Willmar man changes plea after Minn. Supreme Court ruling
WILLMAR -- The Minnesota Supreme Court ruled last week that a BB gun is not a firearm when it comes to Minnesota's statute barring felons from possessing a firearm. The ruling was not sweeping. But it did move a Willmar man to change his plea in ...
WILLMAR - The Minnesota Supreme Court ruled last week that a BB gun is not a firearm when it comes to Minnesota's statute barring felons from possessing a firearm.
The ruling was not sweeping. But it did move a Willmar man to change his plea in an assault case.
Jacob Thomas Dahlheimer, 29, is alleged to have threatened residents May 23 while showing a BB gun in his waistband.
The criminal complaint alleged Dahlheimer "appearing intoxicated and agitated," had climbed into a woman's vehicle outside her residence, took out a handgun and silently pointed it at her head. The woman's young son was also in the vehicle at the time.
Police apprehended Dahlheimer at a home in southwest Willmar after a suspicious person report by an "alert citizen" who followed Dahlheimer while feeding tips to police.
Dahlheimer was charged April 25 in Kandiyohi County District Court with second-degree assault, domestic assault, two counts of threats of violence and possessing a firearm as an ineligible person, all felonies, for the chain of events that allegedly transpired that day.
In August, Dahlheimer had pleaded guilty to a single charge: possessing a firearm as an ineligible person.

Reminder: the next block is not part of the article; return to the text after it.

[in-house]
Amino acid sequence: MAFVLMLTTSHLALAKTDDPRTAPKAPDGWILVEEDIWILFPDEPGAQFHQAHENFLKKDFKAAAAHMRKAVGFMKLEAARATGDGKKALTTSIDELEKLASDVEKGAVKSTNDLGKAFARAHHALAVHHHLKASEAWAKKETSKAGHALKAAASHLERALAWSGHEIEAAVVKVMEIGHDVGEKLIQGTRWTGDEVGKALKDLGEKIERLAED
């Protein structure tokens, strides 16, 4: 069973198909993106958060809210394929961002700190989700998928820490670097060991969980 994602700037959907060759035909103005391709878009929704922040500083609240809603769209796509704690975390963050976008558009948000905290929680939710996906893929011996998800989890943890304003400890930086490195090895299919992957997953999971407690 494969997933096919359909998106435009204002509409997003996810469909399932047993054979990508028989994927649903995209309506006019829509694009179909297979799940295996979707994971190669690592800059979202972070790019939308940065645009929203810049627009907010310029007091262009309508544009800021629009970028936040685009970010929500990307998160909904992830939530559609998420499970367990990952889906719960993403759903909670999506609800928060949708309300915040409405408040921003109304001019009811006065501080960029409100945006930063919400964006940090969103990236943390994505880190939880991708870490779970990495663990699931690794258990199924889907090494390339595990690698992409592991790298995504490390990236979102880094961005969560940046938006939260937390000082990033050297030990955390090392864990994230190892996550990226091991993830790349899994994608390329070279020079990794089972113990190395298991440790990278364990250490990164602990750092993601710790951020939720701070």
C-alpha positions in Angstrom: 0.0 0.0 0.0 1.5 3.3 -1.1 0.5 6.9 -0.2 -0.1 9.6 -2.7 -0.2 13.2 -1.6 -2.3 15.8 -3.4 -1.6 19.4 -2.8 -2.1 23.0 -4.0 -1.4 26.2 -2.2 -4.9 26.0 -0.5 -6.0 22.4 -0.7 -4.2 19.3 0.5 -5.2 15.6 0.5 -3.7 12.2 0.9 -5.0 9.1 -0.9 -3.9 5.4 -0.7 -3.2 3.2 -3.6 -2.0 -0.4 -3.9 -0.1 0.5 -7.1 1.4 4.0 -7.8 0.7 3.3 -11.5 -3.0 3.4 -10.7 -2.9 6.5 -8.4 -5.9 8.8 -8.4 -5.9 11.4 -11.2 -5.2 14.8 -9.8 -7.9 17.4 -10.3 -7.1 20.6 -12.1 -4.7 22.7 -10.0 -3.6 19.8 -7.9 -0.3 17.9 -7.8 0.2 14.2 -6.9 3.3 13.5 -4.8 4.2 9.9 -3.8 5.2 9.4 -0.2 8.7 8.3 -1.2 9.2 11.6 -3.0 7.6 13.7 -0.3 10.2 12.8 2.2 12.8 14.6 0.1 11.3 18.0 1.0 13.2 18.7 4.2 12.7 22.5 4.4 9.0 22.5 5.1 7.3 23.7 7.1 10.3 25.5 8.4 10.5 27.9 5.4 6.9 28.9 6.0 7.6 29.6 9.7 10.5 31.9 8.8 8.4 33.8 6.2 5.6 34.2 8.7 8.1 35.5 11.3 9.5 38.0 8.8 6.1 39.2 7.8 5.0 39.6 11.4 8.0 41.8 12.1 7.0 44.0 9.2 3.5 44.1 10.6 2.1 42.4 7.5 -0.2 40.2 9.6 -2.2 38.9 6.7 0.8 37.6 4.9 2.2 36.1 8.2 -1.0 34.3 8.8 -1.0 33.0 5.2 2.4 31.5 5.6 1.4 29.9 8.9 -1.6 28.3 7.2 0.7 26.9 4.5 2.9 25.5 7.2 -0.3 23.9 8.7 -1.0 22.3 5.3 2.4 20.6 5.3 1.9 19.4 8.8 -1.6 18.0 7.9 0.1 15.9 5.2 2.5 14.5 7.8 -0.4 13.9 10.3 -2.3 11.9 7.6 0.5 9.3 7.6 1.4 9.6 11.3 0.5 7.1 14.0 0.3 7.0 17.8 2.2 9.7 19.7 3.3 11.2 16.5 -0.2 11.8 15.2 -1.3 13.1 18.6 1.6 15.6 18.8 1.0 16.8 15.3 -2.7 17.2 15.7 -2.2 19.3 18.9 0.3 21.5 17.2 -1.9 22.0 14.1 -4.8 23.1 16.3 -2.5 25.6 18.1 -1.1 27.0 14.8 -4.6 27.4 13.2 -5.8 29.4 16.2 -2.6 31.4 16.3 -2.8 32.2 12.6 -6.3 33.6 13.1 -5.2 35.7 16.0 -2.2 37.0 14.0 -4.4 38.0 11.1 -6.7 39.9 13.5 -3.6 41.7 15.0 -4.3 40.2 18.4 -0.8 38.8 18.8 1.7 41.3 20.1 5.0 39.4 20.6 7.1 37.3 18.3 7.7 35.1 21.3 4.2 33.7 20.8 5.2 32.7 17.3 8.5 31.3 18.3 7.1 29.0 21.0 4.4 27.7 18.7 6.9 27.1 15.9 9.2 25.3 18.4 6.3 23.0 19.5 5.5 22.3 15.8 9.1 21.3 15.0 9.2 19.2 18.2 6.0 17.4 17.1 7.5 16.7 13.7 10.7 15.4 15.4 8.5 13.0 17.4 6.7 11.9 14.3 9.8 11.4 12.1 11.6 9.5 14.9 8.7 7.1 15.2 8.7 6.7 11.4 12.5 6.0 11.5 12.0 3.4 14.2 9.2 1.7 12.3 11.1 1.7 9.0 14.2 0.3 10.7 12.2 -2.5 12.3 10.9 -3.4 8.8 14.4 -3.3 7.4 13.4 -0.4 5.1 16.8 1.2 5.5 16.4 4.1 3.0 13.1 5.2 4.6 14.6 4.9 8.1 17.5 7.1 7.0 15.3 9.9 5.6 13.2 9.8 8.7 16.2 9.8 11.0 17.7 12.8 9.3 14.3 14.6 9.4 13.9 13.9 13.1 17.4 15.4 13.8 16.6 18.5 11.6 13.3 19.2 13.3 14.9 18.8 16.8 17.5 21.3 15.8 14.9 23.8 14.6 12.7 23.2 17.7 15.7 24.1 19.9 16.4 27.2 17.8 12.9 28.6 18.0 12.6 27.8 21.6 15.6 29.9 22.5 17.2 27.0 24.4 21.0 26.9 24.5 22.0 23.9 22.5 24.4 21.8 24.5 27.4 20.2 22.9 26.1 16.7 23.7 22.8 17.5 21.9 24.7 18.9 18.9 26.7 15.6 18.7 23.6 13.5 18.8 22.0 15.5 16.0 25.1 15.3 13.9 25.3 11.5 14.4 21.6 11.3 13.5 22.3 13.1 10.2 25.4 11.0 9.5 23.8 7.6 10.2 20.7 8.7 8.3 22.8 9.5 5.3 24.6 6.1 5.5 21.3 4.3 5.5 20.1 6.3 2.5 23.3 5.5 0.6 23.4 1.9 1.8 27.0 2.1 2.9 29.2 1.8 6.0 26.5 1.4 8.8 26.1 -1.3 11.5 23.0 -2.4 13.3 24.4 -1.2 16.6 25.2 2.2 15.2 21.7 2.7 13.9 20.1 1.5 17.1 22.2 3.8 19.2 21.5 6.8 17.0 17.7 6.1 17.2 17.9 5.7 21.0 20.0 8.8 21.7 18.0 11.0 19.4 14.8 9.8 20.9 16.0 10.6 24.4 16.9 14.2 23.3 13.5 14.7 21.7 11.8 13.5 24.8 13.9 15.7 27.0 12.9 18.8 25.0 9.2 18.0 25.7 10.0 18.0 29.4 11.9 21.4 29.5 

That was the charge affected by last week's Minnesota Supreme Court ruling. Dahlheimer had been charged as if he had been wrongfully in possession of a firearm.
In fact, he had been carrying a BB gun made to look like a handgun. Before last week, the court had always held that a BB gun was a firearm, therefore illicit for ineligible persons as defined by statute.
But the court decided last week that the word firearm had been interpreted "unconstitutionally vague" in the past. Under the "plain and ordinary meaning" of the word firearm, justices ruled, a BB gun is not a "firearm" because it does not use explosive force.
They referenced other statutes that plainly prohibit "gun(s) of any kind" or "airguns," "suggesting that when the Legislature intends to refer broadly to guns... it knows how to do so."
The ruling implied that the Supreme Court would leave any necessary change of legal language to the Legislature, saying it is not up to the courts to change the law, just apply it.
Effectively, that means persons in the state deemed ineligible to possess "firearms" can now legally possess BB guns.
So last week, Dahlheimer withdrew his plea, just one day after the Supreme Court ruling in State v. Haywood.
Dahlheimer asserted a new plea Tuesday to felony domestic assault at what was originally his sentencing hearing.
As part of the new plea deal, he was released from jail and will receive credit for time served. His new sentencing hearing is set for Nov. 29.